Rev. Laura Bethany Buchleiter, Union Congregational Church, July 18, 2021
(sermons published on this site are offered as a resource and should be appropriately cited when used on printed or public presentations.)
So my stay in Green River has gotten off to an amazing start. I’m enjoying the rocks and the river, Indy and I bonding though she gets a little miffed when I actually get work done and stop paying attention to her. And – as I mentioned last week – I’m enjoying getting to know you. We have just barely scratched the surface of knowing each other. Our stories are much too complicated to think that just a couple of weeks together would let them fully unfold. Not only am I getting to know some of you individually as we work together, but I’m starting to get to know the narrative of the church. Every organization – from the government to business to churches, perhaps especially churches – has its own community narrative. Though I can’t imagine this being true with what I’ve seen of this community of Christ-followers – often that narrative is defined by our disagreements.
There are a few places – specifically in the south – where you will find an intersection with a Baptist church on or near each corner. To understand the narrative of that community of Christians, you have to understand the history and tension behind each of the churches: why they split, when it happened, what was going on in the world around them, who were the key players? Was it tied to social issues like race or gender, theological or doctrinal issues like baptism or the practice of communion, or functional issues like the color of the walls or the hiring and firing of staff?
We as humans seem to stand ready to be divided. And often for good reason. Taxation without representation – I’ll go on record and say that’s a good reason to establish a new government by the people and for the people. Challenging the practice of selling forgiveness and other abuses of power by the Church was a good reason for Martin Luther to eventually cut ties with Rome. Standing up against the buying and selling of humans into slavery based on the color of their skin or their place of origin is a good reason to have made distinctions among us.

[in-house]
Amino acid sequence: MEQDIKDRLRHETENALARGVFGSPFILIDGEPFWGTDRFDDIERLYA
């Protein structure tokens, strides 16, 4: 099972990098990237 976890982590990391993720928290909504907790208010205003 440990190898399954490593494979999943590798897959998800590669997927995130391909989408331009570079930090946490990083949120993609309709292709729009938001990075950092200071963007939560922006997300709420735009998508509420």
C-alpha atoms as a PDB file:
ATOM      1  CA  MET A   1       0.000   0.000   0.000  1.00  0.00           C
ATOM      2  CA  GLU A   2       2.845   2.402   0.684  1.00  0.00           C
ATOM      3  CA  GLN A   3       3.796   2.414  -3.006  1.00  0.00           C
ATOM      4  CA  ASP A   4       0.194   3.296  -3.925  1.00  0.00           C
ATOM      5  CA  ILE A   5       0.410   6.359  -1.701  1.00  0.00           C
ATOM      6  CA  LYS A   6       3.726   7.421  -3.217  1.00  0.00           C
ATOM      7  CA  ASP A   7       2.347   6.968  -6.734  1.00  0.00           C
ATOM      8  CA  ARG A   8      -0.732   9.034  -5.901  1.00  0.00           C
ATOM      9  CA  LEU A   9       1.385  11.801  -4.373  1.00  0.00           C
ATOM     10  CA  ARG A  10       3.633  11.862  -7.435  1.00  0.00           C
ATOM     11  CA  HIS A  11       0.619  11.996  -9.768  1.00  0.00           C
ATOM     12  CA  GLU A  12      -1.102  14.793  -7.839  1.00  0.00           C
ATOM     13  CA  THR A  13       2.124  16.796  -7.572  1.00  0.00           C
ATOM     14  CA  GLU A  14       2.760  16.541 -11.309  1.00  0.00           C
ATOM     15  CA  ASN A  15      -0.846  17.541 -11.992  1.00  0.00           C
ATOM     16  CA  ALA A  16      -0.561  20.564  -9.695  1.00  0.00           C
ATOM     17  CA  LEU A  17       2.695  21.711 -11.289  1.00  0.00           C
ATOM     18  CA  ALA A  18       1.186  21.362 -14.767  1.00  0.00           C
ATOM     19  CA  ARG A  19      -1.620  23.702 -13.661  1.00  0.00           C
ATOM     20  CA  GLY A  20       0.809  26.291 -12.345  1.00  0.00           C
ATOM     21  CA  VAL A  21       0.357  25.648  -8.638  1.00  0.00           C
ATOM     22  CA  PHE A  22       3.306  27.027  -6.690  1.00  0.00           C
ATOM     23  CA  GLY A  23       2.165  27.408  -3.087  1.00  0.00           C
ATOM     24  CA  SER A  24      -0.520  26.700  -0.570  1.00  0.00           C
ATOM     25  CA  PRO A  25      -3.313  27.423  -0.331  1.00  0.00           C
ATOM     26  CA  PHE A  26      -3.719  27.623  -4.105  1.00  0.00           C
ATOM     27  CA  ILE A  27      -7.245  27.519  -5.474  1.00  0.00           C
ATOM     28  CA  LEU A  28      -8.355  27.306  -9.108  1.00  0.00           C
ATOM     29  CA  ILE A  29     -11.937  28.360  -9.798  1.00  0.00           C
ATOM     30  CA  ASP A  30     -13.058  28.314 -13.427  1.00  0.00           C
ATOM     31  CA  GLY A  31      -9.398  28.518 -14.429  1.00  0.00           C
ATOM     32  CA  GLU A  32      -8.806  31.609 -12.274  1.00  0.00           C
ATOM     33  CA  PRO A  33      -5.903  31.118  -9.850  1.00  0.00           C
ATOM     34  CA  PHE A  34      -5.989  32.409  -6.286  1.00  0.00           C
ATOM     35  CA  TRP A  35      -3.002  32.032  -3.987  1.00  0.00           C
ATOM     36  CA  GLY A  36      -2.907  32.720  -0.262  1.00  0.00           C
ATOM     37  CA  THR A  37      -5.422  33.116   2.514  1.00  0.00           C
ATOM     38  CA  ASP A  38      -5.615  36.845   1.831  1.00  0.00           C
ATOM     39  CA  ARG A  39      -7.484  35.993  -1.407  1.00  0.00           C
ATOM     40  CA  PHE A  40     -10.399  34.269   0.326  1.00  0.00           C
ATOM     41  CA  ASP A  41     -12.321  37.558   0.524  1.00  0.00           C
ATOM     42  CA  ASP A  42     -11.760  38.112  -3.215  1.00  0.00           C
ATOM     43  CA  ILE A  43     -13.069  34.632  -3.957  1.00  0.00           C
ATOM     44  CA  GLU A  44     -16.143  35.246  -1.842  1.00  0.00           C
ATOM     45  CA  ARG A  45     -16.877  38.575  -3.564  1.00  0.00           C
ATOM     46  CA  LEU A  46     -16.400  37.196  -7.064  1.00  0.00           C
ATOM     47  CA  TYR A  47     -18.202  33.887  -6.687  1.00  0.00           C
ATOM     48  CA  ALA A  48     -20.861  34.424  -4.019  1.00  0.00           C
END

Sometimes we take sides all in good fun – any Bronco fans in the room? Anyone with loyalty to a college team just because you grew up by or attended there? Coming from SEC territory loyalty to a university all too often takes on nationalist or religious tones – but most often is just good-spirited fun.
Sometimes we take sides because it’s practical. A river with no bridges or ferries is going to divide a community whether they like it or not. Sometimes though we take sides because it’s comfortable. Whether or not to use a drum or an electric guitar in a church service, no matter what text someone may tie to an argument, eventually boils down to comfort level, personal preference, and adherence to tradition or culture.
In fact, most anything that falls in the category of Church tradition might be described this way – and that’s not necessarily a bad thing until we elevate our own traditions to the point that we use them as measures of righteousness and godliness and Christlikeness. When we do that we are headed, once again to four corners of the intersection – we are burning bridges to make sure the so-called sheep and goats don’t play together or corrupt what we have decided is a good, godly community.
These divisions, the boundaries, and borders we create are part of our human experience – anthropologists would say that they developed as a means to protect our ideals and way of life – the power and privilege to decide who is in and who is out is, unfortunately, and ancient part of the human experience, so much so it has become the social default of our existence.
But what if…what if it didn’t have to be? What if the ultimate defining layers of who we are and how we live didn’t come from what separates us, but rather from something that unites us? To overcome such a strongly embedded social and cultural default, it would need to be a powerful something, wouldn’t it? Something outside the context of humanity – not beholden to the defaults of human experience – and still close enough to it to make a visible, relevant impact.